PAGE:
Aboriginal Law Report
By Bruce McIvor
Our update for the week ending January 17, 2016.
In the News
While Canadians continue to wait for the new Liberal government to announce its revisions to ongoing pipeline review processes, the British Columbia provincial government came out in opposition to Kinder Morgan's TransMountain pipeline.
- Jeffrey Simpson: Why the Energy East pipeline will be a key test for Liberals
- Enbridge says it will meet regulatory deadlines for Northern Gateway
- Province of B.C. formally opposes Kinder Morgan expansion
- B.C. to oppose Kinder Morgan’s pipeline expansion: report
- B.C. government 'unable to support' Trans Mountain pipeline expansion
- Editorial: Kinder Morgan has work to do to convince British Columbians on pipeline expansion
Disagreement continued over the federal government's decision to stop enforcing the First Nations Financial Transparency Act while First Nation leaders in Ontario and the Maritimes expressed optimism for First Nation economic development.
- Editorial: Reinstate transparency act governing First Nations councils
- Local politicians respond to Financial Transparency Act
- Aboriginal businesses can thrive if we provide the right incentives
- Native fishery initiative needs permanent funding
On its 20th anniversary, the Gustafsen Lake standoff was in the news.
Despite hope to the contrary, the federal government appears determined to continue to fight Newfoundland residential school survivors in court.
Opposition to the Site C dam continued to build.
- David Suzuki, Grand Chief Stewart Phillip to visit Site C dam protesters
- Opinion: Why First Nations oppose Site C
- Site C campers settle in, but what happens next is anyone's guess (with video)
Saskatchewan's enforcement of provincial hunting law against Indigenous people continued to make the news.
- Manitoba grand chief wants meeting with Saskatchewan premier over hunting rights
- Doug Cuthand: Wall plays politics on First Nations issues
United States environmental groups criticized logging practices in eastern Canada.
From the Courts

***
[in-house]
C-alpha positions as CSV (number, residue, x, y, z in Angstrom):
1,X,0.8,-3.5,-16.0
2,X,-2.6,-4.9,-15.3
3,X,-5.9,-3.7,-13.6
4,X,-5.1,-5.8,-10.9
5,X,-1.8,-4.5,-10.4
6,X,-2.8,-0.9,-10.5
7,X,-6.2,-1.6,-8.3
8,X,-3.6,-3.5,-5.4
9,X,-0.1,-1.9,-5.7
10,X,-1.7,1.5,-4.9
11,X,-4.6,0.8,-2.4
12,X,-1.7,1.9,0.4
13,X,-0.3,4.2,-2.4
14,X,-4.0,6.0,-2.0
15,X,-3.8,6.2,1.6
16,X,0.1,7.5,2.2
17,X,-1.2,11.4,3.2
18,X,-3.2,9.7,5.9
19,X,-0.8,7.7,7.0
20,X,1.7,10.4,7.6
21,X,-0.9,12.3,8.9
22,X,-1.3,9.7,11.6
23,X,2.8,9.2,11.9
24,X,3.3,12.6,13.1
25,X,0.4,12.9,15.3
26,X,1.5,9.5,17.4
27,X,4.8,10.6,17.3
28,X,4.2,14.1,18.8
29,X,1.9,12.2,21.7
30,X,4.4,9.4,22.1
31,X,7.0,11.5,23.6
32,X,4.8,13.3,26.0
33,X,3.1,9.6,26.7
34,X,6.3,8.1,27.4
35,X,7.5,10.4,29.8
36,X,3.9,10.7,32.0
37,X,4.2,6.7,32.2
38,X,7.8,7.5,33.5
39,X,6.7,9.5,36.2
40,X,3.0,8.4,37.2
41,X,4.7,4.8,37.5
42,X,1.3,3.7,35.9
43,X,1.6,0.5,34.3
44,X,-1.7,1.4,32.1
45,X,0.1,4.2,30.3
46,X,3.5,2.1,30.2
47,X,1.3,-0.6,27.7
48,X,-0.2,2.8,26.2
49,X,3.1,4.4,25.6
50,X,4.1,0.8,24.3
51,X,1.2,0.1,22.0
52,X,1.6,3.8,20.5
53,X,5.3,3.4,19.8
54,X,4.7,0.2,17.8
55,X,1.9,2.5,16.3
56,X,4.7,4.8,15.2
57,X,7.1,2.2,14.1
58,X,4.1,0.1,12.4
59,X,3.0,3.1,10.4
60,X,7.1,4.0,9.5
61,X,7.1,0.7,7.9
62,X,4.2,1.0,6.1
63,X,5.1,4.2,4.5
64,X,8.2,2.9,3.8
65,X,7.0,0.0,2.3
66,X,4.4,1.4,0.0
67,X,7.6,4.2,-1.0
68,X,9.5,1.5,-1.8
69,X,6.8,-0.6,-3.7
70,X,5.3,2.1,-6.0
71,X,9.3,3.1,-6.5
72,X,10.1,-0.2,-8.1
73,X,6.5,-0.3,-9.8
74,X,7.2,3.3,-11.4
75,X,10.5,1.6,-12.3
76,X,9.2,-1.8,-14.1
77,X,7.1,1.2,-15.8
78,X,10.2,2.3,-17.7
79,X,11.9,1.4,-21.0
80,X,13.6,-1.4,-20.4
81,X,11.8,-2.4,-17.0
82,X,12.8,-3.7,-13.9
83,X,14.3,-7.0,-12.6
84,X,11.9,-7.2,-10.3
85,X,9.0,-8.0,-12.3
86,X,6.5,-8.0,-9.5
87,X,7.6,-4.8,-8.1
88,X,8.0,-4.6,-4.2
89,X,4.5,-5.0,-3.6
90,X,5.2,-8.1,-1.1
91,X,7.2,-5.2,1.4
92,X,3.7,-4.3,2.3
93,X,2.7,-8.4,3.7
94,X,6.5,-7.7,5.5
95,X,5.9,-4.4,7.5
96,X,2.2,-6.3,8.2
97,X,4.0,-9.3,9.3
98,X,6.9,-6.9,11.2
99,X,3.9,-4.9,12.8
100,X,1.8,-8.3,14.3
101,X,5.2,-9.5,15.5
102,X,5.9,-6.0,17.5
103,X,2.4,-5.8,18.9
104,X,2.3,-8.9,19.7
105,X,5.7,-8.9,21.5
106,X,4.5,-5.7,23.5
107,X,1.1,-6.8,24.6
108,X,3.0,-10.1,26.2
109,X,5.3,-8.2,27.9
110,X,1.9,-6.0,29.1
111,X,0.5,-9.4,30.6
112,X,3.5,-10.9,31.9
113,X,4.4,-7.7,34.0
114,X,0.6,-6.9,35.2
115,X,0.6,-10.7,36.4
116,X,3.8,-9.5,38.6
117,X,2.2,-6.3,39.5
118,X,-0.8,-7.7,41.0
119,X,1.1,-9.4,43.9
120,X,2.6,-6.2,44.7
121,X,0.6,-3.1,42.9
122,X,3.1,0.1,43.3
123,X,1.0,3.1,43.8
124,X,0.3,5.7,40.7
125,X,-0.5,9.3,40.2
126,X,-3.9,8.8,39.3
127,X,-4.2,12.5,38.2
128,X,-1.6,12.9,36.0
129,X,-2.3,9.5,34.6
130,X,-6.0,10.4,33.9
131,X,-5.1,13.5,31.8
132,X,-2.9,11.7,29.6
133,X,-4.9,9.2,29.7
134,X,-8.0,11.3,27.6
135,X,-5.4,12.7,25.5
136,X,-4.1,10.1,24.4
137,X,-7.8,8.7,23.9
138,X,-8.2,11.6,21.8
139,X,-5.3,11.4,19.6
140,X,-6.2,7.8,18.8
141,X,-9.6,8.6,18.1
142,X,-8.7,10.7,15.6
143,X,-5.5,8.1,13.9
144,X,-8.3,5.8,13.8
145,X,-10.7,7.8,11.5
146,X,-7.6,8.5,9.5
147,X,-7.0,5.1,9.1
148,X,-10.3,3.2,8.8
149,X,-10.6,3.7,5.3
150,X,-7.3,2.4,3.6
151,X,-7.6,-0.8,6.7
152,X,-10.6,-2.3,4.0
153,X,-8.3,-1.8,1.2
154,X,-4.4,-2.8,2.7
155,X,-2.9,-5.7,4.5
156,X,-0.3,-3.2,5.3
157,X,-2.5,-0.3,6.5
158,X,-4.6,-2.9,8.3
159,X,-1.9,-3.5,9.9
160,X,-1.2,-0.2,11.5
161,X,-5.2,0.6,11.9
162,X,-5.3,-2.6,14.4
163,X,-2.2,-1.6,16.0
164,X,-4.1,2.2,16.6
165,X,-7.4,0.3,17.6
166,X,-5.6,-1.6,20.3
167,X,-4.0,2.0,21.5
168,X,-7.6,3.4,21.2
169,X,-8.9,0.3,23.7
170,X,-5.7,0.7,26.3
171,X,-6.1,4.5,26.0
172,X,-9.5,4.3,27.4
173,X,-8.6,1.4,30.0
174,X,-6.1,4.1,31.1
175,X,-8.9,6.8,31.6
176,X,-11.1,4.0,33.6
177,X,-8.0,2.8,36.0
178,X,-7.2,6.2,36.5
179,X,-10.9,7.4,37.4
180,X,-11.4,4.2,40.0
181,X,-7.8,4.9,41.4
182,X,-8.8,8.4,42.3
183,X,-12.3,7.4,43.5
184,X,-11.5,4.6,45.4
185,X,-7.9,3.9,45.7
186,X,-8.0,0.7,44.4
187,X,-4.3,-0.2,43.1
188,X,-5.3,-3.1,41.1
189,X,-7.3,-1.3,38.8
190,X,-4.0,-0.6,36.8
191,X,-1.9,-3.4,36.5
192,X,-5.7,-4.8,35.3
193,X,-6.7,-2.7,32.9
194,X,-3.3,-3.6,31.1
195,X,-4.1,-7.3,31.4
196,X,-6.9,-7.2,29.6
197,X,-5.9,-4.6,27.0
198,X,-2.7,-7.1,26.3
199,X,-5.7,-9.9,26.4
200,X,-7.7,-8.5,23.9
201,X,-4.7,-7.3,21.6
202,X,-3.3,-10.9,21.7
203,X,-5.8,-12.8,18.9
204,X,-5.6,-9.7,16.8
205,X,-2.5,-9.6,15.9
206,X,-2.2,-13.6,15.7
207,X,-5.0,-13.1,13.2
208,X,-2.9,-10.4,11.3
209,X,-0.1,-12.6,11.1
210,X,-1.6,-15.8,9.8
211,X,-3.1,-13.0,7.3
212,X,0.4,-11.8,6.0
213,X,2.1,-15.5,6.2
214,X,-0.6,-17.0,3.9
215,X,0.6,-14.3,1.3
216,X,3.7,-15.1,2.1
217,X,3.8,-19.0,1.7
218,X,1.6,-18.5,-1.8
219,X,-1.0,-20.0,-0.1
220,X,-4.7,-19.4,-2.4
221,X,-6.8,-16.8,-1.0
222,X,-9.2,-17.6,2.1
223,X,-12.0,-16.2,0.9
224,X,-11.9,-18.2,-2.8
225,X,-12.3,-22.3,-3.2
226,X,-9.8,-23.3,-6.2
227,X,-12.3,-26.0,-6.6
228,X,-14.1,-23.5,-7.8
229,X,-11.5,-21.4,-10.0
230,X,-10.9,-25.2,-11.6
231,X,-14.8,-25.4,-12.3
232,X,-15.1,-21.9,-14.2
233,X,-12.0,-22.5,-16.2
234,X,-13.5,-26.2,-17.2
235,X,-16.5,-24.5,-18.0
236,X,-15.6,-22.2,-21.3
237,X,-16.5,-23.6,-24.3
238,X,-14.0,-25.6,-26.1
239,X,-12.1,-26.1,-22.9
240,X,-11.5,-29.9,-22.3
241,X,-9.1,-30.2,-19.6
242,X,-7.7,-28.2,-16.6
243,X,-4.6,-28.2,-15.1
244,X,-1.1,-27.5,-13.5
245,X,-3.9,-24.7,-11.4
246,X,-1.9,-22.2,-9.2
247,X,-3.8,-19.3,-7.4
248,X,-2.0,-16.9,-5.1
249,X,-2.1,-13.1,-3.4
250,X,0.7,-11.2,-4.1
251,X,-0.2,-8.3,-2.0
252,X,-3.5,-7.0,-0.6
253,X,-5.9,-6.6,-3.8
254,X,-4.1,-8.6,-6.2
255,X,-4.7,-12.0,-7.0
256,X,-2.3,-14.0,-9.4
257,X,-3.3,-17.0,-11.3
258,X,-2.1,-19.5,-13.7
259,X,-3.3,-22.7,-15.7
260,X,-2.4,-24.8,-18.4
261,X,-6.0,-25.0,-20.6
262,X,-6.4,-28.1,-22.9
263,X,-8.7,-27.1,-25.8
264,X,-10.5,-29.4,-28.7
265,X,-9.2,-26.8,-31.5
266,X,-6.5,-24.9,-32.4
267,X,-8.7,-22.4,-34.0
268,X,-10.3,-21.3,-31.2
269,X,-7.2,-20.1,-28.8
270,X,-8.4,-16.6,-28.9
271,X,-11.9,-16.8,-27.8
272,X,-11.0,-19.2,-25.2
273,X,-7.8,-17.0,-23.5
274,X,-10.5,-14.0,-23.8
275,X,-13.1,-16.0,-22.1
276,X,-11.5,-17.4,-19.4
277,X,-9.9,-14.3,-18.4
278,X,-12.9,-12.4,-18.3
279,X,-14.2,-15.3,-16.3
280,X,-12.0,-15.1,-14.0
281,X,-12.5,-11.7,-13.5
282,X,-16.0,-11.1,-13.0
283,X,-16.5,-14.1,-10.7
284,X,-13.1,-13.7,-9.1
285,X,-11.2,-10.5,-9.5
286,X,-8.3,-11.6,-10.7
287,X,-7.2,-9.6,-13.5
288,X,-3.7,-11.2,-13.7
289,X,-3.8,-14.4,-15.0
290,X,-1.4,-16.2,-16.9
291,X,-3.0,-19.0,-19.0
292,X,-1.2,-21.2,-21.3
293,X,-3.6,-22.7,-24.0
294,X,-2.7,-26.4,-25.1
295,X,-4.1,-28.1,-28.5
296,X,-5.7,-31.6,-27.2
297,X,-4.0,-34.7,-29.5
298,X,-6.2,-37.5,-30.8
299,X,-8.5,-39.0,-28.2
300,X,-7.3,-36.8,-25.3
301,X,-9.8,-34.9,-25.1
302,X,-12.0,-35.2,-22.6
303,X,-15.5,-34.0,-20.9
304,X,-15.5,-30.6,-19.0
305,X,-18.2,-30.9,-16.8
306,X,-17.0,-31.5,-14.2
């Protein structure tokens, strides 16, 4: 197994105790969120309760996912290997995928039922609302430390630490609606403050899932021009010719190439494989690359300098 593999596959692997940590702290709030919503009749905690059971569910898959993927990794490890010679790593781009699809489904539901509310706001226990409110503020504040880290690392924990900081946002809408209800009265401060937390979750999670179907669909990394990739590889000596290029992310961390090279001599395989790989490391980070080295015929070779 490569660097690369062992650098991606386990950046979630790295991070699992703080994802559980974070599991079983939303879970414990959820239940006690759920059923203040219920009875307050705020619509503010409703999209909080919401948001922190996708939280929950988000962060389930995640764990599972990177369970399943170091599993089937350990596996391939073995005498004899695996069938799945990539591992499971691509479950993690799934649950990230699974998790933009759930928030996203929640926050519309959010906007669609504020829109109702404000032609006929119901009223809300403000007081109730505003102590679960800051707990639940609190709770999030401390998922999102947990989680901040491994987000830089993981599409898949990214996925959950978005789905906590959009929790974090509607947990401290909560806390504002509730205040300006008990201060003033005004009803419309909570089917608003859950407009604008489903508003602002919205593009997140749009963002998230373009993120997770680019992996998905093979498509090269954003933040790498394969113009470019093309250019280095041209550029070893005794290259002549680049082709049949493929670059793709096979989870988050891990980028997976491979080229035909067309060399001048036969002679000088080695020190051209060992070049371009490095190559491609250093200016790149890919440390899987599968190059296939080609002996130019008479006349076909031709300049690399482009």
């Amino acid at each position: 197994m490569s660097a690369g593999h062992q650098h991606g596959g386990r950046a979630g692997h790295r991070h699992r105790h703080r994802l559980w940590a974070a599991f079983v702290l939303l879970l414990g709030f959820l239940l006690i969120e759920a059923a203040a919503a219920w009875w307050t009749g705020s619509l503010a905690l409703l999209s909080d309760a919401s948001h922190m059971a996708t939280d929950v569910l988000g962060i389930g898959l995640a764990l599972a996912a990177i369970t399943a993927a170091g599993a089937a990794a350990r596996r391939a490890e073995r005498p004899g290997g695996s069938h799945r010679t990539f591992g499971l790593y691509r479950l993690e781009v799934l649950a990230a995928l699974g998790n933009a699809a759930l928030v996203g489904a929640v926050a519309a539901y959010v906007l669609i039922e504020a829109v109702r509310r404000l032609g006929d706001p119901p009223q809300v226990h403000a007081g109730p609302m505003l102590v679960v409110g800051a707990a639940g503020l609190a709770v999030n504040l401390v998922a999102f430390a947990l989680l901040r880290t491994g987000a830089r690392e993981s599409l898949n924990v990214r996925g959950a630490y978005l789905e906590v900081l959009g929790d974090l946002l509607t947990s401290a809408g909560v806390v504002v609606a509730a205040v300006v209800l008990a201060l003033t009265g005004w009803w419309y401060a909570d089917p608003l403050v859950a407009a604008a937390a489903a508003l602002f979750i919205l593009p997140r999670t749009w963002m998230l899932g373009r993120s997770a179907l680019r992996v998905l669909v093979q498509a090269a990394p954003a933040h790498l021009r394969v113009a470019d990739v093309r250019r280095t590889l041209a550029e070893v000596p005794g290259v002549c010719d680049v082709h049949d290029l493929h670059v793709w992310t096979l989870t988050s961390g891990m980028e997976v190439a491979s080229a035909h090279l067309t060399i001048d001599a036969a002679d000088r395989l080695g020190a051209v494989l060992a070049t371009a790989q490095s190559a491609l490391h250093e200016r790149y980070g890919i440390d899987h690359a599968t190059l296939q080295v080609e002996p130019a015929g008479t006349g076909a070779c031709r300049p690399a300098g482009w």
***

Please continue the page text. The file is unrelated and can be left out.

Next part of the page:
The British Columbia Supreme Court ruled the province unlawfully relied on the National Energy Board's review of Enbridge's Northern Gateway pipeline project.
- Coastal First Nations v. British Columbia (Environment), 2016 BCSC 34
- Les Leyne: B.C. avoided consulting First Nations
- Ruling could affect more than Northern Gateway
- Northern Gateway assessment mishandled by B.C. government: judge
- B.C. government failed to properly consult First Nations on pipeline, court rules
The British Columbia provincial government filed its response in the Secwepemc Aboriginal title claim to the Ajax Mine site.
The application for leave to appeal to the Supreme Court of the Chippewas of Thames River First Nation decision was again in the news.
As the Descheneaux appeal continues to move forward at the Quebec Court of Appeal, here's a very useful explanation of how the Indian Act registration provisions continue to disenfranchise individuals (thanks to Dionne Schulze with the permission of the Grand conseil de la nation Conseil de la Nation Waban-Aki).
Quote of the Week
“If built, Site C will render First Nations’ rights guaranteed under Treaty 8 irrelevant to the point of mockery."
Grand Chief Stewart Phillip and Dr. David Suzuki
"Unless the philosophy of government toward Native people changes dramatically, for some the hydro era may indeed come to represent the twilight of Native rights in Canada."
James B. Waldram, As Long as the Rivers Run: Hydroelectric Development and Native Communities in Western Canada (1988)
My Two Bits
Remedies in duty to consult cases (audio file).
Bruce McIvor, lawyer and historian, is principal of First Peoples Law Corporation.
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